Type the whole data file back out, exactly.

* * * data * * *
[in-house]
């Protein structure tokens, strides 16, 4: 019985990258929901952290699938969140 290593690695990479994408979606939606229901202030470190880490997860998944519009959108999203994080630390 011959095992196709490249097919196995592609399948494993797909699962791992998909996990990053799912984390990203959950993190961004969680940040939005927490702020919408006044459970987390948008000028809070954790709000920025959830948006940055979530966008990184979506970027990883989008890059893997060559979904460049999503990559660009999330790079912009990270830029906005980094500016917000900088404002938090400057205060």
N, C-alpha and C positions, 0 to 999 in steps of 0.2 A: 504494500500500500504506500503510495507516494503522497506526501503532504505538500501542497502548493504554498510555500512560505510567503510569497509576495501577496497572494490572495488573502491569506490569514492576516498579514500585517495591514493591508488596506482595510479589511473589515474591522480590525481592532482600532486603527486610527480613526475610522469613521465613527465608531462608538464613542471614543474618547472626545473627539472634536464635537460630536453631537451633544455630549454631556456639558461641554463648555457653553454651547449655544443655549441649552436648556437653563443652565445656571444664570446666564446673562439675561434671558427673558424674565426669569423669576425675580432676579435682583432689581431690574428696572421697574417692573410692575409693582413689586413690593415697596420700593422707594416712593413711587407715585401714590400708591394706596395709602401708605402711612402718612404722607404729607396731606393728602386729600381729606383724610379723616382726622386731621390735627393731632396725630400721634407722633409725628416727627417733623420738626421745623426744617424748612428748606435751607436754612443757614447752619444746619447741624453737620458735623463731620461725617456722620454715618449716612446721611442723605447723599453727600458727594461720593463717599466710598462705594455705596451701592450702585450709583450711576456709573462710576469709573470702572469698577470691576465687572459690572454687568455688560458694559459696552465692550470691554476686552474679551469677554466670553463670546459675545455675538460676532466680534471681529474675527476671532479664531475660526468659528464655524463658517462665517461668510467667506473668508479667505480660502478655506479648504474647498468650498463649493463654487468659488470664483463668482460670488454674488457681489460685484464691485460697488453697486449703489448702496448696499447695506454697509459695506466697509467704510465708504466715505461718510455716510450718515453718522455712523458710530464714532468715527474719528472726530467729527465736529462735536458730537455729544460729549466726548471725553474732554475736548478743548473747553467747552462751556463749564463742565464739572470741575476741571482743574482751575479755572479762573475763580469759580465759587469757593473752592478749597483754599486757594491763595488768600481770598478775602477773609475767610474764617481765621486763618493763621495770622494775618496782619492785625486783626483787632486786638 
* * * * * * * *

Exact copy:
[in-house]
């Protein structure tokens, strides 16, 4: 019985990258929901952290699938969140 290593690695990479994408979606939606229901202030470190880490997860998944519009959108999203994080630390 011959095992196709490249097919196995592609399948494993797909699962791992998909996990990053799912984390990203959950993190961004969680940040939005927490702020919408006044459970987390948008000028809070954790709000920025959830948006940055979530966008990184979506970027990883989008890059893997060559979904460049999503990559660009999330790079912009990270830029906005980094500016917000900088404002938090400057205060």
N, C-alpha and C positions, 0 to 999 in steps of 0.2 A: 504494500500500500504506500503510495507516494503522497506526501503532504505538500501542497502548493504554498510555500512560505510567503510569497509576495501577496497572494490572495488573502491569506490569514492576516498579514500585517495591514493591508488596506482595510479589511473589515474591522480590525481592532482600532486603527486610527480613526475610522469613521465613527465608531462608538464613542471614543474618547472626545473627539472634536464635537460630536453631537451633544455630549454631556456639558461641554463648555457653553454651547449655544443655549441649552436648556437653563443652565445656571444664570446666564446673562439675561434671558427673558424674565426669569423669576425675580432676579435682583432689581431690574428696572421697574417692573410692575409693582413689586413690593415697596420700593422707594416712593413711587407715585401714590400708591394706596395709602401708605402711612402718612404722607404729607396731606393728602386729600381729606383724610379723616382726622386731621390735627393731632396725630400721634407722633409725628416727627417733623420738626421745623426744617424748612428748606435751607436754612443757614447752619444746619447741624453737620458735623463731620461725617456722620454715618449716612446721611442723605447723599453727600458727594461720593463717599466710598462705594455705596451701592450702585450709583450711576456709573462710576469709573470702572469698577470691576465687572459690572454687568455688560458694559459696552465692550470691554476686552474679551469677554466670553463670546459675545455675538460676532466680534471681529474675527476671532479664531475660526468659528464655524463658517462665517461668510467667506473668508479667505480660502478655506479648504474647498468650498463649493463654487468659488470664483463668482460670488454674488457681489460685484464691485460697488453697486449703489448702496448696499447695506454697509459695506466697509467704510465708504466715505461718510455716510450718515453718522455712523458710530464714532468715527474719528472726530467729527465736529462735536458730537455729544460729549466726548471725553474732554475736548478743548473747553467747552462751556463749564463742565464739572470741575476741571482743574482751575479755572479762573475763580469759580465759587469757593473752592478749597483754599486757594491763595488768600481770598478775602477773609475767610474764617481765621486763618493763621495770622494775618496782619492785625486783626483787632486786638 